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“What’s wrong with her?” My Daughter’s First Experience with Being Different

My daughter is growing up right before my eyes. She’s becoming more independent despite her physical limitations. She was born with Down syndrome and has physical and developmental delays. She’s nonverbal, hard of hearing, and has decreased motor skills for a child her age. But as “different” as she is, I try to keep her active and involved with other children, those with and without disabilities. We’ve been to the park on numerous occasions, and when I saw an event that was tailored to children her age, I thought that would be great; a playground visit where we didn’t have to watch out for the big kids. We packed a bag and headed out.

different at the playground

It was such a beautiful day for a park visit. And this park was the best. It had a shade over the playground area and plenty of grass to run around, plus it was gated! I was able to sit down and let her roam free without worrying much about her safety. My baby was enjoying herself and talking her language (mostly grunts and screams). I watched her struggle to climb the stairs and keep her balance. I was close but allowed her to fall and try again.

We were in our own little world when I heard it: “What’s wrong with her mommy?” My heart dropped. What do I do? What do I say? How should I feel? I never thought about what to do in a situation like this?

I don’t see her as different. I can usually interpret her wants and needs. She’s learning sign language. I’ve grown accustomed to her Down syndrome features, and she’s one of the most beautiful little girls in the world to me. I didn’t think about the stares she would get as she got older. I haven’t given much thought about her being accepted into social circles with kids her age. We spend a lot of time with members of our family and other families with kids with disabilities so it’s never been an issue. And then when they’re young, all they want to do is play…talking and interacting isn’t a thing. But now it is.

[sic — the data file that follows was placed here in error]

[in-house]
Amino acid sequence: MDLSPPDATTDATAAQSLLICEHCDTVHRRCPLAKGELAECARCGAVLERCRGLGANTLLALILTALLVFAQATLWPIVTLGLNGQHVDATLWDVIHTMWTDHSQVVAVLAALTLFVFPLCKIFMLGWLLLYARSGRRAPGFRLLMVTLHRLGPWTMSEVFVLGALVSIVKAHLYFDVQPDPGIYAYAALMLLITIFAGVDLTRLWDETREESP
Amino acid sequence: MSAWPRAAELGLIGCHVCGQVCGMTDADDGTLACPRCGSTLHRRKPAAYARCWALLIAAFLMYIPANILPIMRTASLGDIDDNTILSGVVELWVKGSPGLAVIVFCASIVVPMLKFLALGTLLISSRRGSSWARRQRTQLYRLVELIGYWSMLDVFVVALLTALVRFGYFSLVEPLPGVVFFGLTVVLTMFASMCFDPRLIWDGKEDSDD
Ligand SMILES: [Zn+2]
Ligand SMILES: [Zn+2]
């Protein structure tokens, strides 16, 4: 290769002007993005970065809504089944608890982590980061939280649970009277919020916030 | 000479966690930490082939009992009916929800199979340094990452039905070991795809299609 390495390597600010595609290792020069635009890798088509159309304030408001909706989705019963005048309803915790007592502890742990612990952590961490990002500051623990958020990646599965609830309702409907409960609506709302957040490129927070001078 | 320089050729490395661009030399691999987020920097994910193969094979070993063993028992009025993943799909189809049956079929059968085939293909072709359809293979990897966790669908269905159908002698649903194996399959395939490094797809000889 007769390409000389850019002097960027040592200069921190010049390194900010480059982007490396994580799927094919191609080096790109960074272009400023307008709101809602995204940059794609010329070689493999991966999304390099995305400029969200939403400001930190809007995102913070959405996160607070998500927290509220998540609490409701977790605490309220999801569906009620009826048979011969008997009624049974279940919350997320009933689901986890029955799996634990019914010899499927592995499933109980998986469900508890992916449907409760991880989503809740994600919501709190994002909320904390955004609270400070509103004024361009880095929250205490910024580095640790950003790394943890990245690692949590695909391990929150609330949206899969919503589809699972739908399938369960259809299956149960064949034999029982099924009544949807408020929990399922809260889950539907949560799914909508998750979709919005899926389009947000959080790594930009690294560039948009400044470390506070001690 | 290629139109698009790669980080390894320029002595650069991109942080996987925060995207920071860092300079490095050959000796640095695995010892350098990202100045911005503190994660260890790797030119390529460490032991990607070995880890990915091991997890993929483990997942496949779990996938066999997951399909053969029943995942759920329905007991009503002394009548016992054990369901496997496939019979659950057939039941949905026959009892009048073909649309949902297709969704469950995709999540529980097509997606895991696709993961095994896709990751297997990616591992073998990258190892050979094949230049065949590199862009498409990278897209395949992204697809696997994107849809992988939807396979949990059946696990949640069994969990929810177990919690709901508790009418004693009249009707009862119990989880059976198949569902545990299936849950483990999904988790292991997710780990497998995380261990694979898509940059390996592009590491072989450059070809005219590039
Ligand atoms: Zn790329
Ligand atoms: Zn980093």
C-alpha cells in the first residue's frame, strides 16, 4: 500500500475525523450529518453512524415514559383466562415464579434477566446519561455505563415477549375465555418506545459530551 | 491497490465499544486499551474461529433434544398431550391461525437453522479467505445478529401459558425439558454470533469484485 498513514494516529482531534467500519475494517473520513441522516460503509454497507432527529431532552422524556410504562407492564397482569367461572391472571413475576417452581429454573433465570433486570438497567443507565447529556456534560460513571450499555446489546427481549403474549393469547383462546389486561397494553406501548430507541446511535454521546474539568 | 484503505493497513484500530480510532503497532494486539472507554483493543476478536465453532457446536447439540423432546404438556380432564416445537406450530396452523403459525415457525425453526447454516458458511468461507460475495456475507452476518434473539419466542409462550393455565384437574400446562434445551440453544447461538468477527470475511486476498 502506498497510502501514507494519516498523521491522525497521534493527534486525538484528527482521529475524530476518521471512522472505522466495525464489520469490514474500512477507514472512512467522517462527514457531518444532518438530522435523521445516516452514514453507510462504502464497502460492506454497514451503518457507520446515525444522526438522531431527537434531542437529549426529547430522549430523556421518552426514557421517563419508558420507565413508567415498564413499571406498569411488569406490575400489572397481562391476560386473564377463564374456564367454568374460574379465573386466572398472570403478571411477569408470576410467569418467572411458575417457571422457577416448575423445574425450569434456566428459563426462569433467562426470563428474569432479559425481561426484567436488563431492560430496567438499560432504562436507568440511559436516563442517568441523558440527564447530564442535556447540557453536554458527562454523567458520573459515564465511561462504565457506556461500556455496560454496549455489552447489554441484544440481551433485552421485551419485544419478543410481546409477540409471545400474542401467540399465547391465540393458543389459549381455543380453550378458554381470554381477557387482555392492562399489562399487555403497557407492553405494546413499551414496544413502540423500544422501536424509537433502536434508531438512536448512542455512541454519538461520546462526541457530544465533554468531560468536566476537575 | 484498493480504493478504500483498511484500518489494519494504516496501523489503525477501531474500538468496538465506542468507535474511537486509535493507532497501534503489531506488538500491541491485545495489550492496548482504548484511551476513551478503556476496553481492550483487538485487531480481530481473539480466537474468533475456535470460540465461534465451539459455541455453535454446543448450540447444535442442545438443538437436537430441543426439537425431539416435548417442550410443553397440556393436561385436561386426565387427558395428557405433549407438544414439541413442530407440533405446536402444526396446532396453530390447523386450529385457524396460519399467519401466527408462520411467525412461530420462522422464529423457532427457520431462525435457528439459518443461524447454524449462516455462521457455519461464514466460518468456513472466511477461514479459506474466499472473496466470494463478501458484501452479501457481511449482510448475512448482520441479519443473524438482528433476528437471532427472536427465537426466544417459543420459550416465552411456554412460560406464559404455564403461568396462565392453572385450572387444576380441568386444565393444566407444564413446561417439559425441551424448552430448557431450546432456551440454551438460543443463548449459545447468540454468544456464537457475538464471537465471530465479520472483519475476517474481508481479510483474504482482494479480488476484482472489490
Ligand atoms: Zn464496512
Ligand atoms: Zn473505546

As my mind raced, deciding on which emotion to pick – angry, sad, or indifferent, I took a good long look at my daughter. She was smiling and having fun just walking back and forth across the little bridge. She didn’t care about what was going on around her; she was just being her. She was comfortable in her space, with her disability. And that made me smile. I thought about all the challenges she faced just to survive and my heart was full of pride. I remembered how proud I am to be her mom. She reminded me that we all have something that makes us different and it’s not up to us to make people accept that. It is up to them to appreciate what makes us special. And if they don’t…no problem. We all have a the freedom of choice.

So on that beautiful sunny day at the park I chose to be calm, I chose to be happy, I chose to be open. If the little girl would have asked me about my daughter, I would have explained things to her in a way that she could understand. Now, I don’t know what the mom said to her, if anything, but I do hope she chose the same path. Not every situation my daughter comes across requires me to automatically get into defense mode.

Not all battles require fighting. I am in a position to educate others about something we live with every single day.

I have people come up to me all the time and introduce themselves and their child with Down syndrome. We swap stories and words of encouragement. I’m blessed to be a part of the DS community. So, if I have the opportunity to reach out and show others that my daughter may be different but not less, then I will do it every chance I get. So my answer to the question would be:

My daughter has Down syndrome and she can’t talk, but she loves to play and would love to play with you. 

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